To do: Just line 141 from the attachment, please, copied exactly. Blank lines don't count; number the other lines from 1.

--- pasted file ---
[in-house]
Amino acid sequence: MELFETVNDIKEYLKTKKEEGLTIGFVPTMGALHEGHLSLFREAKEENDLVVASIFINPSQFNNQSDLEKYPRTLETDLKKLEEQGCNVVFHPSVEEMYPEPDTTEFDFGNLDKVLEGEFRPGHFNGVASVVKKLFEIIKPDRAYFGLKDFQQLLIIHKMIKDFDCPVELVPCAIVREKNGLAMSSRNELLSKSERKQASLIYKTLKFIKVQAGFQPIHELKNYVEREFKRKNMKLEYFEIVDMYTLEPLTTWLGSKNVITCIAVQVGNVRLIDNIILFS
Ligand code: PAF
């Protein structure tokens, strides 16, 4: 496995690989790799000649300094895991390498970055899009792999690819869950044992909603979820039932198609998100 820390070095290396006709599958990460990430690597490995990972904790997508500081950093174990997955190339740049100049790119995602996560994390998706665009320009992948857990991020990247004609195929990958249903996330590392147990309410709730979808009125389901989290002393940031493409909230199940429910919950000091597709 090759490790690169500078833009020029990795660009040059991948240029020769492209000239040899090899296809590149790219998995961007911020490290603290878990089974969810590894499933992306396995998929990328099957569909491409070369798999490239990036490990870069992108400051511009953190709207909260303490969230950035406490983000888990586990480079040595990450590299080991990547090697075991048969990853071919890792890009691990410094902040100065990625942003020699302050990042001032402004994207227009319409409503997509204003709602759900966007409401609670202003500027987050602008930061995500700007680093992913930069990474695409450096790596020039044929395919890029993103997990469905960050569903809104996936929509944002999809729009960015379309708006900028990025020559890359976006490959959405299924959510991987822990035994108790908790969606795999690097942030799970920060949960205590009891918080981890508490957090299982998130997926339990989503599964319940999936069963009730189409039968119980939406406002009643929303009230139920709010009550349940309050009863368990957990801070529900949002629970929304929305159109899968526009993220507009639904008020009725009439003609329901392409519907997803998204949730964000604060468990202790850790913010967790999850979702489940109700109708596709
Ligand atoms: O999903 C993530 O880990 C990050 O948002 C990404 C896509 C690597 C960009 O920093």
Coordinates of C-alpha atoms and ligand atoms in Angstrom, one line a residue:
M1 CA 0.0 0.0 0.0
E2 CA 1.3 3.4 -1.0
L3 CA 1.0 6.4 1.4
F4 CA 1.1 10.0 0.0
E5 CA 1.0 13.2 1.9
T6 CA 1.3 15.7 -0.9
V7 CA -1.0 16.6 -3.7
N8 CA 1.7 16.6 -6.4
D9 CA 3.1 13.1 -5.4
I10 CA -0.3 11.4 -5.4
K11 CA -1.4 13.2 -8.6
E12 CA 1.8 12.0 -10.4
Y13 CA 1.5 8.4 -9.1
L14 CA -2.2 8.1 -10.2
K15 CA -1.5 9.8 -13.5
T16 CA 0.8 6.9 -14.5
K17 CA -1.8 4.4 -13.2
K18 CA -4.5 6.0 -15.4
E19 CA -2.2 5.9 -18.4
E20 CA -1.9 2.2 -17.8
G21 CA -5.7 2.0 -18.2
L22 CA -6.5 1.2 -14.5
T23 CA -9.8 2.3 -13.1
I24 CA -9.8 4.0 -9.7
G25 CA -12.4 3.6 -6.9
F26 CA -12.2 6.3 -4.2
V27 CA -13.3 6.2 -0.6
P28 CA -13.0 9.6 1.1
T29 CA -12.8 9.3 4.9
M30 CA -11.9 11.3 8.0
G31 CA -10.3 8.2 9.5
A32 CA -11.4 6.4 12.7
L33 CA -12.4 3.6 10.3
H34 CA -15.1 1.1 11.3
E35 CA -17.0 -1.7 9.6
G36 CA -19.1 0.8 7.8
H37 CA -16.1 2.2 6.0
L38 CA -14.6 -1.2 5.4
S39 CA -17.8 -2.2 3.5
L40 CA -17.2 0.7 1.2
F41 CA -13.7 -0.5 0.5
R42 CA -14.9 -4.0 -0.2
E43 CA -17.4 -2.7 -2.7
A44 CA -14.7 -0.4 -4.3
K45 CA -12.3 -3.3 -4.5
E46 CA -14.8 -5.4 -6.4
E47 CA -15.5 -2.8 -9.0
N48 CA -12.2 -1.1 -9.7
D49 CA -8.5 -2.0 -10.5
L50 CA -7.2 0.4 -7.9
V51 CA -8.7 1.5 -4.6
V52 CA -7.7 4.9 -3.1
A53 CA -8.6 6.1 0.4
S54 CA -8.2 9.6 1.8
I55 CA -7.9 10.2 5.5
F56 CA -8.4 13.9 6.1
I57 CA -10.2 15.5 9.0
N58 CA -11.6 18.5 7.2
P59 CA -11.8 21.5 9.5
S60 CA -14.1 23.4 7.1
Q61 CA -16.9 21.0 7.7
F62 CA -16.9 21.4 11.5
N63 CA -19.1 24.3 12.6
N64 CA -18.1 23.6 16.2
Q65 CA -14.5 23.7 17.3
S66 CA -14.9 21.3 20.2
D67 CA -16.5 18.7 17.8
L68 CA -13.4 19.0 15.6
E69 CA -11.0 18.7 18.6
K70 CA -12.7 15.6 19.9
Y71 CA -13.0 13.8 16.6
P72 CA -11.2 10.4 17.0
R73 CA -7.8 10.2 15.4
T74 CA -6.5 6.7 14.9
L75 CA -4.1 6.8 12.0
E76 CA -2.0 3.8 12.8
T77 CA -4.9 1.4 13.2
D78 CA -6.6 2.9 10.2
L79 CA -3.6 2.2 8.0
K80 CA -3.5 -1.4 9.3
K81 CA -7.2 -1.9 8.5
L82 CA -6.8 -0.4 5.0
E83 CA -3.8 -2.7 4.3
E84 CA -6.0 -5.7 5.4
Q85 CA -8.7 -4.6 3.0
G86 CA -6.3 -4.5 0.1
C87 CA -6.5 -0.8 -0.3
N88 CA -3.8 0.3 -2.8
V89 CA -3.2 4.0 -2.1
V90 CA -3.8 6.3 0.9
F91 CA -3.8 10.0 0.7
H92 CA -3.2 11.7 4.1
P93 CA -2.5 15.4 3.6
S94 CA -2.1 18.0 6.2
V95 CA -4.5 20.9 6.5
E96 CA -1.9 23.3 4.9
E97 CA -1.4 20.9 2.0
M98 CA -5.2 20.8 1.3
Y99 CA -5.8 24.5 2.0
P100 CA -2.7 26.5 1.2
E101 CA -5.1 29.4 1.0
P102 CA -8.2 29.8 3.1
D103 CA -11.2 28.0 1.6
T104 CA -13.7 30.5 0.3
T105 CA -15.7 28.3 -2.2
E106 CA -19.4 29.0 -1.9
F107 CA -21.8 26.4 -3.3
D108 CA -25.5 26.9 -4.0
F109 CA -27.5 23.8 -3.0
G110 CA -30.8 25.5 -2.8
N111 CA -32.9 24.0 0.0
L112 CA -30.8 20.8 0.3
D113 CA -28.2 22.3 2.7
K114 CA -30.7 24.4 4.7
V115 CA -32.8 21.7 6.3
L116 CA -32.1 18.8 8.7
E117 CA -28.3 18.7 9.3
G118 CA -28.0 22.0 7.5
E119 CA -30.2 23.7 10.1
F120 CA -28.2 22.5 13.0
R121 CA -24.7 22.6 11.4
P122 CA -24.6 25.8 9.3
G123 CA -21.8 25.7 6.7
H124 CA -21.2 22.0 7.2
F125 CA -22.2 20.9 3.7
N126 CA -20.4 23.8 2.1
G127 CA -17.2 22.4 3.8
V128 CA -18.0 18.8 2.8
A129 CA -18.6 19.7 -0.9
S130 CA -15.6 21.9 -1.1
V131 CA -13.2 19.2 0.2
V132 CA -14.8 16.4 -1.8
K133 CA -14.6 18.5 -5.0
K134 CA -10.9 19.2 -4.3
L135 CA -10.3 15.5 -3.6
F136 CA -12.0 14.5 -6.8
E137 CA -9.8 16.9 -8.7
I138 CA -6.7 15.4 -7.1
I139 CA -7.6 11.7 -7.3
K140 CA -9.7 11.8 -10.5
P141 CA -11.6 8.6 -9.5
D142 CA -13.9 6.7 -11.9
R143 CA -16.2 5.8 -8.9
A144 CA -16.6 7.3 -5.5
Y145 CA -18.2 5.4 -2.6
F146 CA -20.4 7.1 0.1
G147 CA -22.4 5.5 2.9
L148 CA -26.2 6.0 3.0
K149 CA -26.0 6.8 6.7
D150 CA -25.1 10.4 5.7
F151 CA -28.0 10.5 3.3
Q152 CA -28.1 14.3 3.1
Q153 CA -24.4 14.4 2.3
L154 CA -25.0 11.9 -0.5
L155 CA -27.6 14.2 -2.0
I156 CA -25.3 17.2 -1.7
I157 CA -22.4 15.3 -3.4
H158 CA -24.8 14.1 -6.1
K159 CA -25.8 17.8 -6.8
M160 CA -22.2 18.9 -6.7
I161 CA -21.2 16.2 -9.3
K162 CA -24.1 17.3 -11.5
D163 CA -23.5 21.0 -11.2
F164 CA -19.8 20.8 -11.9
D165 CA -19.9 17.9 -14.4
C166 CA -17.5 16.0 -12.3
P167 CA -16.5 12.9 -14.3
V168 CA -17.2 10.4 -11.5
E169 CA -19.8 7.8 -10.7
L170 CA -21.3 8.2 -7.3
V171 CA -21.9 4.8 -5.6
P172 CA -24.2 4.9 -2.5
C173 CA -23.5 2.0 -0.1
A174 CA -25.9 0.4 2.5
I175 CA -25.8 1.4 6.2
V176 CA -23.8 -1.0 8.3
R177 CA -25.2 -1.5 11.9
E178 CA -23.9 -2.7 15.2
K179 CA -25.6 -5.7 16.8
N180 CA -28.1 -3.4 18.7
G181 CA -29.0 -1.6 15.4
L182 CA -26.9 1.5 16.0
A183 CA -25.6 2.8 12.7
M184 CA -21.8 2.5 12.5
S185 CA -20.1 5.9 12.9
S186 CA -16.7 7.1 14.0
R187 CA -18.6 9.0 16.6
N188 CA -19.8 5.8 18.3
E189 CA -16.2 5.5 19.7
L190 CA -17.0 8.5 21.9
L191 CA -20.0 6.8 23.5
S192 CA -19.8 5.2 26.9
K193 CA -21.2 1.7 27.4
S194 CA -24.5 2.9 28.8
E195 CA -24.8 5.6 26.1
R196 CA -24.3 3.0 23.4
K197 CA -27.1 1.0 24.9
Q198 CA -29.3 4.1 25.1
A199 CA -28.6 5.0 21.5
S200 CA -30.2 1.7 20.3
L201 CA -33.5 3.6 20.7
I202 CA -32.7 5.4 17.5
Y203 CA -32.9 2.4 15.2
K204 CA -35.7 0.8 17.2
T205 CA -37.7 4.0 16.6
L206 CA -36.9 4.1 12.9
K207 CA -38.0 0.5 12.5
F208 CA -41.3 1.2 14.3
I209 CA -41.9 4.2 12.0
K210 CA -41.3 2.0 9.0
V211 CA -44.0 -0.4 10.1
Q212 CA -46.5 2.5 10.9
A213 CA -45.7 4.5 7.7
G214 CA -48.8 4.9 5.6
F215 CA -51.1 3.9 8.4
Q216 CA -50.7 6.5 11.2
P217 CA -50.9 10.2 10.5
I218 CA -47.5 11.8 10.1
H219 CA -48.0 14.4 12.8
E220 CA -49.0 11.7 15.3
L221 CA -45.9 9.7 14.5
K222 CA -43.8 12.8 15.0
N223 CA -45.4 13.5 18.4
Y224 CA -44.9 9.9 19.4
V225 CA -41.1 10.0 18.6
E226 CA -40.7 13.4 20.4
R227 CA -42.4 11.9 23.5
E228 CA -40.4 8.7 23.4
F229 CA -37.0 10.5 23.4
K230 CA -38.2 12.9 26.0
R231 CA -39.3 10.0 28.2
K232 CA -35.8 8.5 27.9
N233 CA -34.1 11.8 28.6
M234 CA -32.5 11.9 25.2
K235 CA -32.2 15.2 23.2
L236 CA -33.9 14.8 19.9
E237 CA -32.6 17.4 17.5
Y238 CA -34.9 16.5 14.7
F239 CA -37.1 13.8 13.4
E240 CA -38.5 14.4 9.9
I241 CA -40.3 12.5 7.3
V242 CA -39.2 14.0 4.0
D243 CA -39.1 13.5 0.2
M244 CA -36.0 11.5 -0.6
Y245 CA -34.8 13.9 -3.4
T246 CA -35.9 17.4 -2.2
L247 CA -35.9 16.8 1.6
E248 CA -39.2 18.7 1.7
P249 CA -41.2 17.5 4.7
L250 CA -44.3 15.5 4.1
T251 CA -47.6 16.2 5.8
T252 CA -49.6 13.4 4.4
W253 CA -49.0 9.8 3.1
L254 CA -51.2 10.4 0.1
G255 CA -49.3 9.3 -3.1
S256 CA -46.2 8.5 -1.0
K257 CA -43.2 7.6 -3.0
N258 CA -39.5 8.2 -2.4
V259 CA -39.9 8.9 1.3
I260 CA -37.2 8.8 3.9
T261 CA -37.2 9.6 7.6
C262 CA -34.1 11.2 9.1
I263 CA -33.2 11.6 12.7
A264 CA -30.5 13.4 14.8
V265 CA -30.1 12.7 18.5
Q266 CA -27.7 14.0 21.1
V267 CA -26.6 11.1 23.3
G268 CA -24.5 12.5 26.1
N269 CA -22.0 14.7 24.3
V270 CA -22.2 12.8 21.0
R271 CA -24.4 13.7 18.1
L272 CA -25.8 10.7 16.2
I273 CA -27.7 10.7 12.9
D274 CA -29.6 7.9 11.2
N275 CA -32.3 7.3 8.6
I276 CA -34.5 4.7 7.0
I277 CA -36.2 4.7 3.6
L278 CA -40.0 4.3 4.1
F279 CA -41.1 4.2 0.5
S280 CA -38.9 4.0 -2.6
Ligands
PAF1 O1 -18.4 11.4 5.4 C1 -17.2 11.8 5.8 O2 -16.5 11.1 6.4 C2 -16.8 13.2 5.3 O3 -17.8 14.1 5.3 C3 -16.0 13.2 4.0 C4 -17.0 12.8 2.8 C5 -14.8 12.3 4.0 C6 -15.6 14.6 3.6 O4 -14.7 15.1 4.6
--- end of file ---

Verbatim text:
L135 CA -10.3 15.5 -3.6